Urgent efforts are needed to keep the “hard-won” gains in Burundi from eroding, a senior United Nations official told the Security Council on Monday, noting that while the security situation is calm, there is still the potential for volatility as political tensions persist.
The overall political situation, along with the Government’s decision to revise the Constitution, has hampered economic development, said Michel Kafando, the Special Envoy of the Secretary-General for Burundi.
At the same time, though Burundi has made some progress, human rights violations are still being reported and the humanitarian situation remains a worry.
The environment is “not suitable” for the conduct of credible elections, planned for 2020, he added.
Presenting the Secretary-General’s latest report on the situation in the country, Mr. Kafando highlighted the efforts made at the inter-Burundian dialogue and said the region had decided to continue those talks, with strong commitments from the African Union and other regional partners.
“Dialogue remains indispensable, as the process sought to bring Burundians closer together with a view to building a strong nation,” he added.
Also at the Security Council meeting, Jürg Lauber (Switzerland), the Chair of the Burundi Configuration of the Peacebuilding Commission, said that the Configuration would align its work with subregional, regional and international efforts, focusing on the East African Community’s mediation initiative, a path to peaceful elections, socioeconomic dialogue with the Government and partners, as well as humanitarian and national reconciliation initiatives.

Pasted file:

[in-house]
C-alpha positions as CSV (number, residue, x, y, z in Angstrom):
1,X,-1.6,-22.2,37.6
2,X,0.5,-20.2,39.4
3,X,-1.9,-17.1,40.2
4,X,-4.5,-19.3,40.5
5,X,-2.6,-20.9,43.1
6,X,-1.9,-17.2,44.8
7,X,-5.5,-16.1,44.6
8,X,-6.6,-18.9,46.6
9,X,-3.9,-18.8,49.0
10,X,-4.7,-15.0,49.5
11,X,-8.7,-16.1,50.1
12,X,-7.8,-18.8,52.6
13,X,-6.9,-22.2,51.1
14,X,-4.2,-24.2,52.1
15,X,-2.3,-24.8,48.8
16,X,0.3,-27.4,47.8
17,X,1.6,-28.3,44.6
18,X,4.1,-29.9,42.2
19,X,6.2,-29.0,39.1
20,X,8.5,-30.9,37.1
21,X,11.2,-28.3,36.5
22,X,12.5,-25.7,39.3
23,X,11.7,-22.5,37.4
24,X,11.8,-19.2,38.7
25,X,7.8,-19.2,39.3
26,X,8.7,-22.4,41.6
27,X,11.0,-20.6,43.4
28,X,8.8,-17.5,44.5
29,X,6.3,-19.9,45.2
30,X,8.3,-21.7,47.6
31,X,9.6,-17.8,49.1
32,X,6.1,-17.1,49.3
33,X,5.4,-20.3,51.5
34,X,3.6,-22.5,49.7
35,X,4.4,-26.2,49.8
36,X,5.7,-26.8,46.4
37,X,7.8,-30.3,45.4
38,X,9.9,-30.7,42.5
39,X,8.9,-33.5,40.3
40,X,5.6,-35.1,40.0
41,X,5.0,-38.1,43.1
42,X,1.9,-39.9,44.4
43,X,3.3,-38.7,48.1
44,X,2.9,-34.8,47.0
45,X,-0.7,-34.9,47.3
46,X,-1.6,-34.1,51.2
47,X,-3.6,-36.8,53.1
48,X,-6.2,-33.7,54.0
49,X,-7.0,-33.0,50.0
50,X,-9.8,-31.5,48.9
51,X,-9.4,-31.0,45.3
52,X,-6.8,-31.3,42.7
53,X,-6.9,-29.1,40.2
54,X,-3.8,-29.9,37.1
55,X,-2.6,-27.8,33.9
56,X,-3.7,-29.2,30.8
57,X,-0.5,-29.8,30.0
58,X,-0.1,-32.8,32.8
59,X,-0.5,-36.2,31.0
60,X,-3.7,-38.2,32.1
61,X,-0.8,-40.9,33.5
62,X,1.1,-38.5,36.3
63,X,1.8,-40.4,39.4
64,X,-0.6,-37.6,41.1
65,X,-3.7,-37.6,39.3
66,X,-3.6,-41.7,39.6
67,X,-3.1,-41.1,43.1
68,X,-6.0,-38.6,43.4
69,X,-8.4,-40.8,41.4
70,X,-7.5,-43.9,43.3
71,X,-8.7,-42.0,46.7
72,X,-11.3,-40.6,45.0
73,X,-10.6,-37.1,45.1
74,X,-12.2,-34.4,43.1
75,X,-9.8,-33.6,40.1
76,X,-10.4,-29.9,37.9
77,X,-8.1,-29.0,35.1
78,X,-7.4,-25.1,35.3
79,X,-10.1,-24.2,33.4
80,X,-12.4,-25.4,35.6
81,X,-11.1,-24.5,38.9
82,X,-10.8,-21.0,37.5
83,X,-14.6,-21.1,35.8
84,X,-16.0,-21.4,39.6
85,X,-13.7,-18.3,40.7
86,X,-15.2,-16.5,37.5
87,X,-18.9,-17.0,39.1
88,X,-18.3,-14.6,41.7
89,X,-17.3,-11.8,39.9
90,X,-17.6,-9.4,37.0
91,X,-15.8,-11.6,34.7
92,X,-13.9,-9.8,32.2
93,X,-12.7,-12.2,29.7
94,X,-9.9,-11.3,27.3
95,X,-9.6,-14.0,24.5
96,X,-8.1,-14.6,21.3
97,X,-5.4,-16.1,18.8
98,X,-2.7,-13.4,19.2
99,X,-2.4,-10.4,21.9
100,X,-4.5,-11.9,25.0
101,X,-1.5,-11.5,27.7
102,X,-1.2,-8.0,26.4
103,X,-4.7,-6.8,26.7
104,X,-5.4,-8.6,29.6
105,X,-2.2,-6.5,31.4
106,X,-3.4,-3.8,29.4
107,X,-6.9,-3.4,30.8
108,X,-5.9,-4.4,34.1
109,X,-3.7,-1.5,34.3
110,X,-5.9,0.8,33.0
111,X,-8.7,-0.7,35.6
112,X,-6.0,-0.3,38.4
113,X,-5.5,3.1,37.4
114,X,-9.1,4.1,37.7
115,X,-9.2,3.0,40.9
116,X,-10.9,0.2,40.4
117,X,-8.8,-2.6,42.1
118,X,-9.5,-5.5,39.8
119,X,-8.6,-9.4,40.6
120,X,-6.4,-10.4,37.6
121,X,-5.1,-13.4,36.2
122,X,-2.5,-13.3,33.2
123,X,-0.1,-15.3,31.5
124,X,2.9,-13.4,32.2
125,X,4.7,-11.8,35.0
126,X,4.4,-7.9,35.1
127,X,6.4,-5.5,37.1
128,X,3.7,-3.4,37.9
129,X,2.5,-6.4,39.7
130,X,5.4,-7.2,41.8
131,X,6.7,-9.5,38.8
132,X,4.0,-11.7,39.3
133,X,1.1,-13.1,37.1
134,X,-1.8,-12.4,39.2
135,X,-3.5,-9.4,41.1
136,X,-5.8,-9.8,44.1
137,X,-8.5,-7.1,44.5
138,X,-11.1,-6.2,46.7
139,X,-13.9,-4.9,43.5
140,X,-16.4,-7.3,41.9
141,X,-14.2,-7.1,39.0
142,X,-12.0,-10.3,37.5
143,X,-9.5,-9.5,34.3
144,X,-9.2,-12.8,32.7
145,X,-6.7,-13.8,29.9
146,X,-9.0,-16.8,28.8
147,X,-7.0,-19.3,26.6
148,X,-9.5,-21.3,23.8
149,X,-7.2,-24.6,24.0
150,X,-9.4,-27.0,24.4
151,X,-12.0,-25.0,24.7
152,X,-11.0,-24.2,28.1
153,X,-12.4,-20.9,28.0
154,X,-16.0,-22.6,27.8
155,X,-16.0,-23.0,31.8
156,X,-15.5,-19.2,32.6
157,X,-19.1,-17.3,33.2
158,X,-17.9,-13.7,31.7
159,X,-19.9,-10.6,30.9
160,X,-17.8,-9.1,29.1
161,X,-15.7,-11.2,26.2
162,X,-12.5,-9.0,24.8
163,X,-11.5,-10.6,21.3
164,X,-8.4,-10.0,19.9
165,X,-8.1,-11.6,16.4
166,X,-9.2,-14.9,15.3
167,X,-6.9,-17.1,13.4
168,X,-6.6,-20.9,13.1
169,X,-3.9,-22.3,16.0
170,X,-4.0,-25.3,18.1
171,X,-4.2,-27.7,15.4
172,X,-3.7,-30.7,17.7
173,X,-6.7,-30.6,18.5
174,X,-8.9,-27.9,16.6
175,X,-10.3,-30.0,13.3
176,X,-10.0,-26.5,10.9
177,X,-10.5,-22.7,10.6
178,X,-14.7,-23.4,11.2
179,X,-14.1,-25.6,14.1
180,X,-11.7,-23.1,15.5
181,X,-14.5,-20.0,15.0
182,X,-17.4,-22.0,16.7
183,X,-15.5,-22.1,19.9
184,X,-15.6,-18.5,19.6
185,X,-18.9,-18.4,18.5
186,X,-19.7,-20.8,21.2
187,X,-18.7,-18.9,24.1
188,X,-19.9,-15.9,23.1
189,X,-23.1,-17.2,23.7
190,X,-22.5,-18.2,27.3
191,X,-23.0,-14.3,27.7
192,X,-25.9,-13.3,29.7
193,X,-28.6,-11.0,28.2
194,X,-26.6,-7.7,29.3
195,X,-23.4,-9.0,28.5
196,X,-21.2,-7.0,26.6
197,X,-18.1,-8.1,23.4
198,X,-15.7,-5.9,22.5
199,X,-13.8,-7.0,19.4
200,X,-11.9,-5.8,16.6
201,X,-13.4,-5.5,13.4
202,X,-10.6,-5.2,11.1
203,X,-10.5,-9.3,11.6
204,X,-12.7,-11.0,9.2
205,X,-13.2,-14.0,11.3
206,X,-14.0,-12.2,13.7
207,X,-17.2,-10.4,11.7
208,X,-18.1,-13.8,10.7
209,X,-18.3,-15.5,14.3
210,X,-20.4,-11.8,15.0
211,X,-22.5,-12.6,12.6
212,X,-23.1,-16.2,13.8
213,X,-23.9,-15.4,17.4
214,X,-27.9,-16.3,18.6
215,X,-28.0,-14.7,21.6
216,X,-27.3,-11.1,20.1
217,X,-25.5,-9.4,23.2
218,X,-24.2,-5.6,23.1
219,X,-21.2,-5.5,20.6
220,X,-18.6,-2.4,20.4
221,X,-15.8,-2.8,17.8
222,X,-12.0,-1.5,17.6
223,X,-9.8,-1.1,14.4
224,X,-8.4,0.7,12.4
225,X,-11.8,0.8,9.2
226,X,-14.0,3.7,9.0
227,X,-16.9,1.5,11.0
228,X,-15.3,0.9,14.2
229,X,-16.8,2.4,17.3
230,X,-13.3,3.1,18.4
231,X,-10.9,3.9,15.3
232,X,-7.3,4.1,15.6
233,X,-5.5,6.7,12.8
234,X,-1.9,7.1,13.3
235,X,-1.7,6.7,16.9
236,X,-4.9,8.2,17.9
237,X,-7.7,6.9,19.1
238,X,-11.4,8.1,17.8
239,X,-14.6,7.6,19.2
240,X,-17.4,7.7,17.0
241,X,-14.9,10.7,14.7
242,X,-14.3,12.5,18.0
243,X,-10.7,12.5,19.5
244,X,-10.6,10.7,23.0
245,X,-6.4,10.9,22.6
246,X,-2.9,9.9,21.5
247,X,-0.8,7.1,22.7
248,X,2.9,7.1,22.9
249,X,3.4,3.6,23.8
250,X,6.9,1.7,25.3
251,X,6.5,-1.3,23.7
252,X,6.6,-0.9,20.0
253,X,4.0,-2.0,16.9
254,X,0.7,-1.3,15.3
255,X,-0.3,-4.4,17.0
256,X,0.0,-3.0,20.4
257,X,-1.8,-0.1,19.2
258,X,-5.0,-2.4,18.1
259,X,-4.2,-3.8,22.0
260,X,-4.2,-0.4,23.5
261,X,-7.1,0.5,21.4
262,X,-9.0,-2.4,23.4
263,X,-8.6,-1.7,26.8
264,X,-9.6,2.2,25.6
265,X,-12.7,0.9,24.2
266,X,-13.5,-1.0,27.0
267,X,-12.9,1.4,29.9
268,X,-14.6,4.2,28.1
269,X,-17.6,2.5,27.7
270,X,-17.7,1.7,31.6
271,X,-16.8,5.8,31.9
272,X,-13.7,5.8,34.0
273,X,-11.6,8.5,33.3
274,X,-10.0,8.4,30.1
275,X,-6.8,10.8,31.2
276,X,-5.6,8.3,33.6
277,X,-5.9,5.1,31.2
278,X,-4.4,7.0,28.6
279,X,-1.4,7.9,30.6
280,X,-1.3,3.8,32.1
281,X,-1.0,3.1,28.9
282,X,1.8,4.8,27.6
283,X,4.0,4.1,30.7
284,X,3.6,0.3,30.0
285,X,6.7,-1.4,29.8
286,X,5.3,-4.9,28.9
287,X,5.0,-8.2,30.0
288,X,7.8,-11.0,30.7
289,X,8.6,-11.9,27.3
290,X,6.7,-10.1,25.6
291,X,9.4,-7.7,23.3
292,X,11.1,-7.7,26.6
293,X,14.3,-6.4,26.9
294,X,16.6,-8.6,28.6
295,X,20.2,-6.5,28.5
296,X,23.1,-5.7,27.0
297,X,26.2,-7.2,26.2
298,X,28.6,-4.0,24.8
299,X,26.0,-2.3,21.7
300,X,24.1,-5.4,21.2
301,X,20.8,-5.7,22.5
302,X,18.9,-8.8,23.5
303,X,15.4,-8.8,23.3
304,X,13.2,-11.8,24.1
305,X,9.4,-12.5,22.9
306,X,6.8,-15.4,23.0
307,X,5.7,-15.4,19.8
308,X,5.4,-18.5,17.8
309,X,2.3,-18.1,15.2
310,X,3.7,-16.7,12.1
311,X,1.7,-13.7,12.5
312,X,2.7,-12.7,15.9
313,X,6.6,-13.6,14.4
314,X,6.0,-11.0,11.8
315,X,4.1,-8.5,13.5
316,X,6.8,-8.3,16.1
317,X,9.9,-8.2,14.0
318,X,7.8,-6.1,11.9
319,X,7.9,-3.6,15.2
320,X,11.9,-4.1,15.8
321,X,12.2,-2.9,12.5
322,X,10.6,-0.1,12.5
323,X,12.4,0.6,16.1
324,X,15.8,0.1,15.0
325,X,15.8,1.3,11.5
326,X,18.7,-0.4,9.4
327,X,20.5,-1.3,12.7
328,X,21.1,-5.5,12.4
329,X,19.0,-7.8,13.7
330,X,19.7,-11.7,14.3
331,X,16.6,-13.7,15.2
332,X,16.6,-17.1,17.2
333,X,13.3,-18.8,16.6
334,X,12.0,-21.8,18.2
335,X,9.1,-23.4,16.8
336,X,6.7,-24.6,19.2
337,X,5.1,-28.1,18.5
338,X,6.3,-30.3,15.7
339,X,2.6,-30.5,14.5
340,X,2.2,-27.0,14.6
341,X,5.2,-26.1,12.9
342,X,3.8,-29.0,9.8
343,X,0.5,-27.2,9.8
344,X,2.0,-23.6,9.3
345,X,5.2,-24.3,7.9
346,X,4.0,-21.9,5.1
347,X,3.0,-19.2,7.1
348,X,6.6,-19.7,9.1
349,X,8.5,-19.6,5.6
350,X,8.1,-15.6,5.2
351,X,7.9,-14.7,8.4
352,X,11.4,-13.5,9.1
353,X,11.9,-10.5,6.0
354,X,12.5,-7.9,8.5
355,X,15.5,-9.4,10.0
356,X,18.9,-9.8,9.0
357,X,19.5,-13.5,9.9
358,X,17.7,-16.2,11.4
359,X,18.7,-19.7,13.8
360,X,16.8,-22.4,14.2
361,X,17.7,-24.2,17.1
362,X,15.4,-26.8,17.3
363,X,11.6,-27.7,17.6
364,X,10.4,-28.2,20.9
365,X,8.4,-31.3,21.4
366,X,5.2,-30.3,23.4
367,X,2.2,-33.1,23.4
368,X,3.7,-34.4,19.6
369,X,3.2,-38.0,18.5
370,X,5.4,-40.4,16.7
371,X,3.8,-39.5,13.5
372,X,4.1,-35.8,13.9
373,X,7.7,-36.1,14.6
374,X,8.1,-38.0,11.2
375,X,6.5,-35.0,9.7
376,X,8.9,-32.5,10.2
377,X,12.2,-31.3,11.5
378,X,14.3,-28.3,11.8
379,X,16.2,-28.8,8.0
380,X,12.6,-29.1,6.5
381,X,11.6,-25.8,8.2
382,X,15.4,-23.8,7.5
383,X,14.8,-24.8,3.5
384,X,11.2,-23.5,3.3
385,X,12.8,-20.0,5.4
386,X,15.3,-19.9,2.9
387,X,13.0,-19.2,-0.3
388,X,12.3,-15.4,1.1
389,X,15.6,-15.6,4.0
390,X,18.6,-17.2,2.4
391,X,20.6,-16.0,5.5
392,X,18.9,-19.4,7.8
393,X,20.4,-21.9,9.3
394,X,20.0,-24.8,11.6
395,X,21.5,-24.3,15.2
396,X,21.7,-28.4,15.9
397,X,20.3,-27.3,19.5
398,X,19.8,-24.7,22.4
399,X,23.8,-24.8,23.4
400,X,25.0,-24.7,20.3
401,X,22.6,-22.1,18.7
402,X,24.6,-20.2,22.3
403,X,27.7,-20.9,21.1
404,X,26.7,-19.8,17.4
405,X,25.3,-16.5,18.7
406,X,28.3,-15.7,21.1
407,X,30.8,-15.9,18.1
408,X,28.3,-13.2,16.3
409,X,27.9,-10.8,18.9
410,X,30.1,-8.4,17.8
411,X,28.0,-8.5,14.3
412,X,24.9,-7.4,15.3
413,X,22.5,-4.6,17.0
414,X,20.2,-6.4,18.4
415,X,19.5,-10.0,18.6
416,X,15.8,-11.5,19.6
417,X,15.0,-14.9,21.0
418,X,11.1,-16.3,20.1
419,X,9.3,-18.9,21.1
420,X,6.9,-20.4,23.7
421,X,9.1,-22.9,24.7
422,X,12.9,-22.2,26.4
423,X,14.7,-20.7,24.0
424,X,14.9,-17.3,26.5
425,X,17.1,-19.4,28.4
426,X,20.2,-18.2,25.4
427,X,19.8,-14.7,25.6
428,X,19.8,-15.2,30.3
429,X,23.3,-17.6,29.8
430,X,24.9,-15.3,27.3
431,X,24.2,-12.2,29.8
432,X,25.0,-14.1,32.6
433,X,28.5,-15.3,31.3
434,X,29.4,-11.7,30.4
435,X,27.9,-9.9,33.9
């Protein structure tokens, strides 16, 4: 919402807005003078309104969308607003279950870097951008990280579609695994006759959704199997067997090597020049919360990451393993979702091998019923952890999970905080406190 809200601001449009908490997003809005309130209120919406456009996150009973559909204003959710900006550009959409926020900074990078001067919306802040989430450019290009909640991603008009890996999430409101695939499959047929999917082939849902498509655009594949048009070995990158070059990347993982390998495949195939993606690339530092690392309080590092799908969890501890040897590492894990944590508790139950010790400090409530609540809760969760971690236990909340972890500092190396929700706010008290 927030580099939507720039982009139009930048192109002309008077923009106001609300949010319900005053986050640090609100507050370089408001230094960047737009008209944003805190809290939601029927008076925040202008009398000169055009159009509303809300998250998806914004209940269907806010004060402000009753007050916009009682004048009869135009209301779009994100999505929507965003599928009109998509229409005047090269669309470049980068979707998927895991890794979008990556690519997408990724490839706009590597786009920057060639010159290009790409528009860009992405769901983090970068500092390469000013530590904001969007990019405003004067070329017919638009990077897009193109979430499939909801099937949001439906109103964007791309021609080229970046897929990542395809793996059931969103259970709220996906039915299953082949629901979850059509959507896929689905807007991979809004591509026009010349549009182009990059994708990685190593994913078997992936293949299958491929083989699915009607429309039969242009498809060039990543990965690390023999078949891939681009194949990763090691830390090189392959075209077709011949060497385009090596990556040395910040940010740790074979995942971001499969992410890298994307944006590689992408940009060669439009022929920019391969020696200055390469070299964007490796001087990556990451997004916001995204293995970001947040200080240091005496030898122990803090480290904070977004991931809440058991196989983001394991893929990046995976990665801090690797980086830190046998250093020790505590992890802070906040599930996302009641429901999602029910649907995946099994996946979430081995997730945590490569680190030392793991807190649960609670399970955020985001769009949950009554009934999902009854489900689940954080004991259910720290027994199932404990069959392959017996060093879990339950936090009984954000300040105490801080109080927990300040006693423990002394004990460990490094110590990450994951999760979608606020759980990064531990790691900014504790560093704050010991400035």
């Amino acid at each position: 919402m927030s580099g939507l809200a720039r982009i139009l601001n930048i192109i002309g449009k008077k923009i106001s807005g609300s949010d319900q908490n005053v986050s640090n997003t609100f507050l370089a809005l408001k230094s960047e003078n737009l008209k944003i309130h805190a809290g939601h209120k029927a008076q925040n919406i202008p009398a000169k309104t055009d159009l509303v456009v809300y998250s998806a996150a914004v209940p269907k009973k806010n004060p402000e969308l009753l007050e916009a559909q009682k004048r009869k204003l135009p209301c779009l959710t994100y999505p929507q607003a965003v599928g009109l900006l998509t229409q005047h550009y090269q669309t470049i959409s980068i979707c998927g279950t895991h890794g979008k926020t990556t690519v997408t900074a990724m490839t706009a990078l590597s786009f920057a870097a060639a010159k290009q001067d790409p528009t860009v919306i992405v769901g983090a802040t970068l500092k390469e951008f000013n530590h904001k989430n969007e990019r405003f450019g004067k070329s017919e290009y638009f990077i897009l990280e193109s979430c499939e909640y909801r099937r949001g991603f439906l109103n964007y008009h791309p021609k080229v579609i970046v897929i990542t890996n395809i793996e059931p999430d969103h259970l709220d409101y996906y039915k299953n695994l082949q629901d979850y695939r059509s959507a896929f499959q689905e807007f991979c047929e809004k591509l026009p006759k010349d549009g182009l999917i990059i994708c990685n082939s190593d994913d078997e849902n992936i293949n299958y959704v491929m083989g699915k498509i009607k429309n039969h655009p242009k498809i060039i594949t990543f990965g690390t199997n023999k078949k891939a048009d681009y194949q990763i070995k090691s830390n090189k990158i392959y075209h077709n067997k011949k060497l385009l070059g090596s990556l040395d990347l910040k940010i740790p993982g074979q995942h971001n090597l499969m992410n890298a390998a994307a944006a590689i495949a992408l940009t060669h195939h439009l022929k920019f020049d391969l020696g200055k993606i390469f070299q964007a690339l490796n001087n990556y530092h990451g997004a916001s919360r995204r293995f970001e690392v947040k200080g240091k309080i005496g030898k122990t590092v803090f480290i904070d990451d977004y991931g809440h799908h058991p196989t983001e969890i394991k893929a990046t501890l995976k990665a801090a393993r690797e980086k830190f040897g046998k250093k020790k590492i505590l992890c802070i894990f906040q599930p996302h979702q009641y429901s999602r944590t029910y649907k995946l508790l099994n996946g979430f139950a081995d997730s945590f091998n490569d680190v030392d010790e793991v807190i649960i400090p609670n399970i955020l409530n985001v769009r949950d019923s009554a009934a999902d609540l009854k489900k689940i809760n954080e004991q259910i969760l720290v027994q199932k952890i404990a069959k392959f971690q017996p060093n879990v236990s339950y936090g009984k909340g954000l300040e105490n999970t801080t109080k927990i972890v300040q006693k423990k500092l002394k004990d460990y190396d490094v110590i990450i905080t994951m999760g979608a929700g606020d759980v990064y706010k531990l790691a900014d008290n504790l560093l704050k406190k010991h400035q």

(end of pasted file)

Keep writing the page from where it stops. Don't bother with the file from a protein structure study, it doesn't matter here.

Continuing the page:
Noting that he would visit Burundi in the coming weeks, Mr. Lauber pledged to focus on five key issues: mediation efforts of the East African Community; the path leading to the conduct of free, fair and democratic elections in 2020; socioeconomic dialogue with the Government and its international partners; the humanitarian situation; and efforts towards national reconciliation.
He also informed the 15-member Security Council that the Peacebuilding Fund had approved three new projects for Burundi worth $6.5 million and outlined several conclusions based on the Configuration’s recent work, which underscored the importance of the regionally-led dialogue, the 2020 elections, humanitarian efforts, improving socioeconomic development, the swift signing of Memoranda of Understanding – both between the Government and the Office of the UN High Commissioner for Human Rights (OHCHR), and between the Government and the African Union – and the deployment of observers to provide a more accurate picture of human rights and civil society developments in Burundi.